Good morning, everyone. Here's my take on some of the stories driving the debate in politics, finance and social issues across Asia today:
Australia's central bank is expected to do what it's never done before: cut interest ratesduring an election campaign.
Central bankers do their best to avoid major rate moves as the democratic process is unfolding, and Reserve Bank of Australia Governor Glenn Stevens is as savvy as they come. But Stevens faces a much bigger dilemma than appearing to meddle in politics ahead of the just-announced Sept. 7 election: China's slowdown. Australia's resource-heavy economy is dangerously reliant on Chinese demand. As China goes, so will Australia's 2.5 percent growth rate and fast-widening budget deficit. Stevens would be wise to lower the overnight cash rate 25 basis points tomorrow to a record 2.5 percent. The China challenge isn't going away, no matter who wins in September.
South Korea's worst property-market slowdown in almost a decade threatens the outlook of Asia's fourth-biggest economy.
Reviving real-estate markets was a key goal for President Park Geun Hye when she took office in February. In April, Park rolled out a series of tax breaks to spur demand and moved to control housing supply in order to prop up prices. Yet national home prices remain weak -- they were flat or fell for 14 straight months through July. That's precipitating a construction downturn that puts the government's 2.7 percent growth forecast for this year at risk. The combination of weak demand for exports and near-record household debt means Park must work harder to support the economy. Faster, too.
New Zealand's economic outlook is now in question as a milk-powder scare prompts China and Russia to halt imports.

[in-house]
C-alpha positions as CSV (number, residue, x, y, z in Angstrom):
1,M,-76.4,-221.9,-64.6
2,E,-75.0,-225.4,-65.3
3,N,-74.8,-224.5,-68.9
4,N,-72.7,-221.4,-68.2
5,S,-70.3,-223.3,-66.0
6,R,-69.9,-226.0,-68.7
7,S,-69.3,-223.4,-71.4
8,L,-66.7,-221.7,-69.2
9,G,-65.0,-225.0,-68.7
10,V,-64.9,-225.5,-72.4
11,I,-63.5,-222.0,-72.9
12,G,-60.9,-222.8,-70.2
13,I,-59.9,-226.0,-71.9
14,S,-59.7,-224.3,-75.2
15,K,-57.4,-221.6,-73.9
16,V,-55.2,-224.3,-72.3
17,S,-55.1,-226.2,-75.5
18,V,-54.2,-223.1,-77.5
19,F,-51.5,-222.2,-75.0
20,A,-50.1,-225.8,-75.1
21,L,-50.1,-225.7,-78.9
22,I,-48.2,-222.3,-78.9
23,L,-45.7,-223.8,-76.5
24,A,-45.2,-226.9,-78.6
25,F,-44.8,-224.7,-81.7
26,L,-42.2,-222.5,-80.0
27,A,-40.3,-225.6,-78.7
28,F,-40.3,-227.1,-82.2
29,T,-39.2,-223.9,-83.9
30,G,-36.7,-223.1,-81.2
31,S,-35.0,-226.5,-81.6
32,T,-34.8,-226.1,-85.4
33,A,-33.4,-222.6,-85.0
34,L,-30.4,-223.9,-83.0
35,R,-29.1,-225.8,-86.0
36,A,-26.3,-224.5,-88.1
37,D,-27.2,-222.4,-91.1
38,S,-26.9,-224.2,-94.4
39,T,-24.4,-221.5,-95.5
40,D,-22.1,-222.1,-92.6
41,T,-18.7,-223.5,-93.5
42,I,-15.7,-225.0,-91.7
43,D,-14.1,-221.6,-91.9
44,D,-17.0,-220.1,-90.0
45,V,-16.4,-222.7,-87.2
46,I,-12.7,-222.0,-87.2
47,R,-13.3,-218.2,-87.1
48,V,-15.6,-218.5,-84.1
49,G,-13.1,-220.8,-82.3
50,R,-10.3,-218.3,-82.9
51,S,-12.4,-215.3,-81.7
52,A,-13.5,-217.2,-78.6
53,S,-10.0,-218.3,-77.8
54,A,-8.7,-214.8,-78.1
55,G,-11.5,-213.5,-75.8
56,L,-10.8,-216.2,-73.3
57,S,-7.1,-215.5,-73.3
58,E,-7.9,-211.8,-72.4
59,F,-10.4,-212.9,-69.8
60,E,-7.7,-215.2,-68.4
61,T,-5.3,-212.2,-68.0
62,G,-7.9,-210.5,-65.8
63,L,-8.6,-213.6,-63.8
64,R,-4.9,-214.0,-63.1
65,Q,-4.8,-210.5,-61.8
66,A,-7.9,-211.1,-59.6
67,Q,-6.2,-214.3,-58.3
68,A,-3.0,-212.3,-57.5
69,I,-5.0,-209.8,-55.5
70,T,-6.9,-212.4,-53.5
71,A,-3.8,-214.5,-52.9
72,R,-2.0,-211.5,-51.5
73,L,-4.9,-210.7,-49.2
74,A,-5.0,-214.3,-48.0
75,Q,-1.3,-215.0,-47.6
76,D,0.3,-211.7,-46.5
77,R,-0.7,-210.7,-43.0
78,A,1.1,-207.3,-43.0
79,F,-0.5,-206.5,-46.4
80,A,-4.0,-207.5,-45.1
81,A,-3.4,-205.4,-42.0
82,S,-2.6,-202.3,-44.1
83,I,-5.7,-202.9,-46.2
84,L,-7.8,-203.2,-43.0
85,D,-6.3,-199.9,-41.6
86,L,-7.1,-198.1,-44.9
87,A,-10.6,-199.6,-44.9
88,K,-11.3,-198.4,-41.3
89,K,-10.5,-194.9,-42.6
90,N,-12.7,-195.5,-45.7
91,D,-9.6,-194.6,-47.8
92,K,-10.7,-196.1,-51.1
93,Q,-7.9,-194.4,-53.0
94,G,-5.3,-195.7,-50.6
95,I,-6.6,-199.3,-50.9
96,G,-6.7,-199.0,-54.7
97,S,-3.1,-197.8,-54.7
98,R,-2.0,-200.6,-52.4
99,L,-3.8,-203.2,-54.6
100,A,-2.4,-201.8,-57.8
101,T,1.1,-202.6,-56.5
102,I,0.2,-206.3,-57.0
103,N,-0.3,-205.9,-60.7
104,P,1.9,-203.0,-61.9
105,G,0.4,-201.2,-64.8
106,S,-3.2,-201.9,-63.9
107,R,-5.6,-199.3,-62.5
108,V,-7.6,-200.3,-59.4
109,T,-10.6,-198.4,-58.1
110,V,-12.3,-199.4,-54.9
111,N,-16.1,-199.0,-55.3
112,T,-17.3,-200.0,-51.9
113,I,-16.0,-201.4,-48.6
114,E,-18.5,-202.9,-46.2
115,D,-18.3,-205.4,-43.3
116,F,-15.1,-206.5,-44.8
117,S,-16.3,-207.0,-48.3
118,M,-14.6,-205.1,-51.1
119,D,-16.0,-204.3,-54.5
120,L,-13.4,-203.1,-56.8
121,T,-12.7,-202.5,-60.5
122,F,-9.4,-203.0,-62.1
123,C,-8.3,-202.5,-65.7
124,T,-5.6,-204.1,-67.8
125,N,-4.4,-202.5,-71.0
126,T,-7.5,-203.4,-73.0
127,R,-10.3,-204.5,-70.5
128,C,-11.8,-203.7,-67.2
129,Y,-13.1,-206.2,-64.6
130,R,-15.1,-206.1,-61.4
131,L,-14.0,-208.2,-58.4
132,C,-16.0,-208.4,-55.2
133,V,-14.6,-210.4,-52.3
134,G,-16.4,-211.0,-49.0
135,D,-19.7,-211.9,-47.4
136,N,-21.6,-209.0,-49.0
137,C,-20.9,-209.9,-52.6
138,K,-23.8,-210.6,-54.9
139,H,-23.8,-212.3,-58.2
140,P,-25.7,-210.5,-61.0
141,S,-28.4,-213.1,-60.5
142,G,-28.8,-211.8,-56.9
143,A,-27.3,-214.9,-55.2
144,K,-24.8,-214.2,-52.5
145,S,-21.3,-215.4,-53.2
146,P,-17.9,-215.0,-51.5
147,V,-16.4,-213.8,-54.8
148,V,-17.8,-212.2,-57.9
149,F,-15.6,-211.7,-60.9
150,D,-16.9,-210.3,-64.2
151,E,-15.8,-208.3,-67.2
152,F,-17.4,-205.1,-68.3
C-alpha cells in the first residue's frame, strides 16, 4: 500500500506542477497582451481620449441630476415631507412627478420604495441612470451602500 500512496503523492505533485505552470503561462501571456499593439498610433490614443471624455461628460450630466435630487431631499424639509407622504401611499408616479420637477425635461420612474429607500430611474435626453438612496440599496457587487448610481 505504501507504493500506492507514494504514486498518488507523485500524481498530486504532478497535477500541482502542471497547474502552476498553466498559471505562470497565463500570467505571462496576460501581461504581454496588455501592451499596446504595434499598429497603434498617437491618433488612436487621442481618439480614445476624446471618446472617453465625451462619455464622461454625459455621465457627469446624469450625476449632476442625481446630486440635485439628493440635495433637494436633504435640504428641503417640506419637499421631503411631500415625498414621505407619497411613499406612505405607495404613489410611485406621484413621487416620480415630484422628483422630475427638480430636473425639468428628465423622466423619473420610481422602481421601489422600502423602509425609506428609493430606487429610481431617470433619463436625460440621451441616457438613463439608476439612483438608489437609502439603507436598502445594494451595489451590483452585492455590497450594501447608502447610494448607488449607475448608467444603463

You know you have problems when even China is banning your food. Auckland-based Fonterra Cooperative Group, the world's largest dairy exporter, warned over the weekend that some of its products may contain bacteria that can cause botulism. China, whose own problems with contaminated milk are well-documented, has now banned several of Fonterra's goods. Dairy products make up about a quarter of New Zealand's overseas sales, and China is the country's biggest trading partner. Markets are feeling queasy about the possibility that the ban may drag on: the Kiwi dollar fell as much as 2.4 percent against the greenback Monday.
Bank of Thailand Governor Prasarn Trairatvorakul says political factors may have a short-term impact on foreign exchange market.
It's the politics, stupid. In Asia, investors often find themselves less shocked by reports on gross domestic product, inflation or stock movements than coup attempts, scandals or unpopular legislative maneuvers. Nowhere is that truer than Thailand, where Prime Minister Yingluck Shinawatra risks the country's biggest protests this year with a legislative push that includes an amnesty for jailed supporters and $64 billion of railway investments. In recent years, political stability was the key to Thailand's economic recovery. It may be a thing of the past, though, as protesters take to streets of Bangkok and Prasarn is forced to take to the markets to stabilize the baht.
Does Japan face a U.S.-like fiscal cliff crisis that could imperil its economy?
That's economist Carl Weinberg's working assumption about Prime Minister Shinzo Abe's drive to boost the deflation-wracked economy. ``What people in markets should be talking about is the impact of raising the sales tax rate by 2.5 percentage points in April at the same time fiscal stimulus under Abenomics ends,'' says Weinberg, chief economist at High Frequency Economics in Valhalla, New York. It is indeed looking more and more like a fiscal cliff, and a sizable one-two punch from public policy. Let's hope Abe's team is mulling ways to cushion the economy. Otherwise, Japan's deflation may deepen in the 12 months ahead.
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